TK: Can you brief us on some of your operations in the region?
BC: Working with many utility corporations in Africa, 12K Energy’s mission is to expand as a company and offer this service to other countries on the continent.
12K Energy is also a wholesaler of petroleum products within Southern Africa and has already established direct access with global refineries and formed relationships with buyers and sellers of crude oil and petroleum related products. We aspire to build our own refinery in the long term.
The participation of 12K Energy at most energy exhibitions in Africa will give us the much broader platform to further increase our network in realising our vision and business aspirations. We are sponsoring the major mining and energy expo in Lusaka Zambia (Zimec).
A major objective for any power plant is ensuring that its workforce is fully equipped to operate and maintain the facility in an efficient, effective, and most of all, safe manner. By setting up the 200MW manufacturing factory in Zambia and Zimbabwe, we will pay attention to specialised skills and tasks that are required to operate and maintain the facility at industry leading levels.
TK: How do you plan to achieve this?
BC: 12K Energy will initiate a world-class training and qualification programme, ultimately a knowledge transfer programme, for all projects. The goal will be to establish all operations and maintenance personnel qualifying through a blended learning programme before the plant turnover date. Training taking place through hands on instruction, e-learning modules, and guided lectures will lead each participant through a customised curriculum tailored to his or her role at the plant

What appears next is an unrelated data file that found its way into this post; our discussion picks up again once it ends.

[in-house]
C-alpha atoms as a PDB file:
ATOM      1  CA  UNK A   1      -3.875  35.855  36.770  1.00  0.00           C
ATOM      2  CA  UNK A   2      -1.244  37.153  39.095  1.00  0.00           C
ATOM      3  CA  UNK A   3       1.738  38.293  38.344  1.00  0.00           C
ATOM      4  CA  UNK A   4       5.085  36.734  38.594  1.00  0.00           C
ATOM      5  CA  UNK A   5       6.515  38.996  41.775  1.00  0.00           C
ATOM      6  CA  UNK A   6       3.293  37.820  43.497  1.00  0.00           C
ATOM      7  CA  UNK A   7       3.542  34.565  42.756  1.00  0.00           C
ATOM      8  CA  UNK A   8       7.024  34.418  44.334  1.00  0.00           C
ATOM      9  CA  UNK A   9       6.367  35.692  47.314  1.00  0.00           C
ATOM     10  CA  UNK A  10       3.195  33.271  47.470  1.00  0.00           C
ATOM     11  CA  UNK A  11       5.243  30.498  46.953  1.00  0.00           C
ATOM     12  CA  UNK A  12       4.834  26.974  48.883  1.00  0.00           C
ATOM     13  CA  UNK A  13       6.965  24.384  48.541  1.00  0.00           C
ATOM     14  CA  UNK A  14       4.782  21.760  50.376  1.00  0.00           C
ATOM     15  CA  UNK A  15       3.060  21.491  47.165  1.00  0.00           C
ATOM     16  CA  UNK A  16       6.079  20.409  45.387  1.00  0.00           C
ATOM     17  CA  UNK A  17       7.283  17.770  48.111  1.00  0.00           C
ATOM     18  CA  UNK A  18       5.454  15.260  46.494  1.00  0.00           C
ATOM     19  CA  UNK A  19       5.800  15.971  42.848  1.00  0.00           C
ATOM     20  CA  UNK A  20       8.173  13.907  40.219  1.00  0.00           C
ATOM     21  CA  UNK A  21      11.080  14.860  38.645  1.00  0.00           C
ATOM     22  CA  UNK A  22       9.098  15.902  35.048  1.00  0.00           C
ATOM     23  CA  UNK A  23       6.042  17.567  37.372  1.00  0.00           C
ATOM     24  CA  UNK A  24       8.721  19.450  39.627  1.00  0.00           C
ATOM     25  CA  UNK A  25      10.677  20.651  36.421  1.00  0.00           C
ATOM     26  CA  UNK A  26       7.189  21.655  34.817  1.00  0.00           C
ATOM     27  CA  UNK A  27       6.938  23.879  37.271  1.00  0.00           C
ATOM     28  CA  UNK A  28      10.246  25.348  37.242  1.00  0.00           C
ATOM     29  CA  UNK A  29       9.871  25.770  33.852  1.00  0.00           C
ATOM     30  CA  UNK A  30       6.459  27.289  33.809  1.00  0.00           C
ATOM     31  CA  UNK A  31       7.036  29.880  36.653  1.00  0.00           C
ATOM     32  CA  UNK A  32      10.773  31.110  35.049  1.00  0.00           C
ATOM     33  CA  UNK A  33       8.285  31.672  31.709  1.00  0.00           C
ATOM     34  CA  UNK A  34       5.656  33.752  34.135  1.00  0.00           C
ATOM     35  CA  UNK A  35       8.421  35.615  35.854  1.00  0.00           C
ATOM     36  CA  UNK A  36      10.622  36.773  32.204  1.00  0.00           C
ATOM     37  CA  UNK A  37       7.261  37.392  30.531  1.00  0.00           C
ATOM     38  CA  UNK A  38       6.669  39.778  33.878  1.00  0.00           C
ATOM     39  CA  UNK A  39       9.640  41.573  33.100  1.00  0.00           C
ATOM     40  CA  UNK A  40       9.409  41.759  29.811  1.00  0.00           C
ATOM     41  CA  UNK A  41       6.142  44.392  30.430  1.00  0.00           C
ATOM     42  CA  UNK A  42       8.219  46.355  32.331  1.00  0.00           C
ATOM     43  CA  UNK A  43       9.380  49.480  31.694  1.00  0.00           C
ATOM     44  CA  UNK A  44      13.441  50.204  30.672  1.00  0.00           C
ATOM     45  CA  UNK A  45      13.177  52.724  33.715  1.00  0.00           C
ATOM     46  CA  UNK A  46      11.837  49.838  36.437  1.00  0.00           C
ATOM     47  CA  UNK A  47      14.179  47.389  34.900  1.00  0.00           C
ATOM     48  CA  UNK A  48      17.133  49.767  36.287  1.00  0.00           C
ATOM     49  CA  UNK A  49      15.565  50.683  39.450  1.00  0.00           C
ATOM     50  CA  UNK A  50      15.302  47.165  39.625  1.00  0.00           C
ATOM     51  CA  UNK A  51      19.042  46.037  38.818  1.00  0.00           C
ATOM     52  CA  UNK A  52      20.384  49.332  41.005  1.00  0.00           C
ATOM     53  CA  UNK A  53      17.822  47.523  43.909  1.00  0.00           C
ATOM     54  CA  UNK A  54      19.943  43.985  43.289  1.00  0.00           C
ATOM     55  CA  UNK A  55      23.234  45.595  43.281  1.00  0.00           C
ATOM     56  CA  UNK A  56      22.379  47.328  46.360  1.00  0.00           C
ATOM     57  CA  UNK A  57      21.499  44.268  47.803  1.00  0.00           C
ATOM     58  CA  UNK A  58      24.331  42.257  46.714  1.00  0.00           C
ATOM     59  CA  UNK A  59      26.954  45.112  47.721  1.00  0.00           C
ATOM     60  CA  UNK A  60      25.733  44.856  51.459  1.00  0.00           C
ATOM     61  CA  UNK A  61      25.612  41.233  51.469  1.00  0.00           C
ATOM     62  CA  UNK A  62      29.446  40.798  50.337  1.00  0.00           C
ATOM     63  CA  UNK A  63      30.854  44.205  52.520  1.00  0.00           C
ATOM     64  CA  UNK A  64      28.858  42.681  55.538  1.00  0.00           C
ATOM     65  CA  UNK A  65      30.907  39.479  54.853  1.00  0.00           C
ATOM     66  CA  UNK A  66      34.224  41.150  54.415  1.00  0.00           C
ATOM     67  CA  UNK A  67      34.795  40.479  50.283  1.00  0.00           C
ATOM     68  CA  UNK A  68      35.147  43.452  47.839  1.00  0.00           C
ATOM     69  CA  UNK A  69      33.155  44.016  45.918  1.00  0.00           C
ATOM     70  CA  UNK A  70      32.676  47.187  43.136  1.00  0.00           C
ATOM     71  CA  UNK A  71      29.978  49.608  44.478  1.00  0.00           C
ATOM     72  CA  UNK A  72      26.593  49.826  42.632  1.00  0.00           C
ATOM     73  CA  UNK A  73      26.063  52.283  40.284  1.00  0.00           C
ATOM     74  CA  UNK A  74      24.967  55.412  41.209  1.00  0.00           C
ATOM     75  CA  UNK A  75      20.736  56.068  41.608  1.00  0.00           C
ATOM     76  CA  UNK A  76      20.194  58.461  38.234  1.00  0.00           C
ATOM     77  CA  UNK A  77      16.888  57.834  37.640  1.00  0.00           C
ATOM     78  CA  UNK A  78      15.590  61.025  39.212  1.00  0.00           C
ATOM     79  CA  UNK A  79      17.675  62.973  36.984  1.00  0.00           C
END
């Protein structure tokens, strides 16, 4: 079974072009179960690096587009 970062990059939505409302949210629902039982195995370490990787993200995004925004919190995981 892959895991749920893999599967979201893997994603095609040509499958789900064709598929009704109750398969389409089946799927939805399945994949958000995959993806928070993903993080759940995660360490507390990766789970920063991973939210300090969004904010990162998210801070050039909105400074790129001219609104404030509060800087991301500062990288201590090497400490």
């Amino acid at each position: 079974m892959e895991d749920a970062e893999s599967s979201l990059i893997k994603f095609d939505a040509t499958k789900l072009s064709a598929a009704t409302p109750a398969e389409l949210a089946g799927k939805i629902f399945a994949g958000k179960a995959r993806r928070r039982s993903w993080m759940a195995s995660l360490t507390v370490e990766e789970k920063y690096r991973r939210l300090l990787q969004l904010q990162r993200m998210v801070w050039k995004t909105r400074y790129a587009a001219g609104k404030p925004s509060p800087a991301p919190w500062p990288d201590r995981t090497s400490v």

TK: I also understand you intend to set up 6 500 Electrical Vehicle (EV) charging centers in Zimbabwe over the next five years. Have the centres been identified?
BC: The areas are already being identified as we speak and we are talking to car dealers who are also excited about the project.
TK: You have expressed interest to invest in Zimbabwe, where else do you have operations across the world, and how much have you cumulatively invested in those initiatives?
BC: We are busy setting up similar investments in Zambia and Botswana as well as South Africa.
TK: Which other downstream industries would benefit from the project you are setting up in Zimbabwe and what would be the impact of the project in terms of employment creation?
BC: These are game changing ventures and the property owners as well and property developers will benefit in a number of ways including value addition to their properties and shopping malls.
TK: Under the investment deal, are you working with external partners and if so, what value do they bring into the initiative?
BC: Technical partnerships are necessary and they bring in value to the venture. ABB is a world class company we are working with, and Delta Electronics of India will bring a lot of technical training.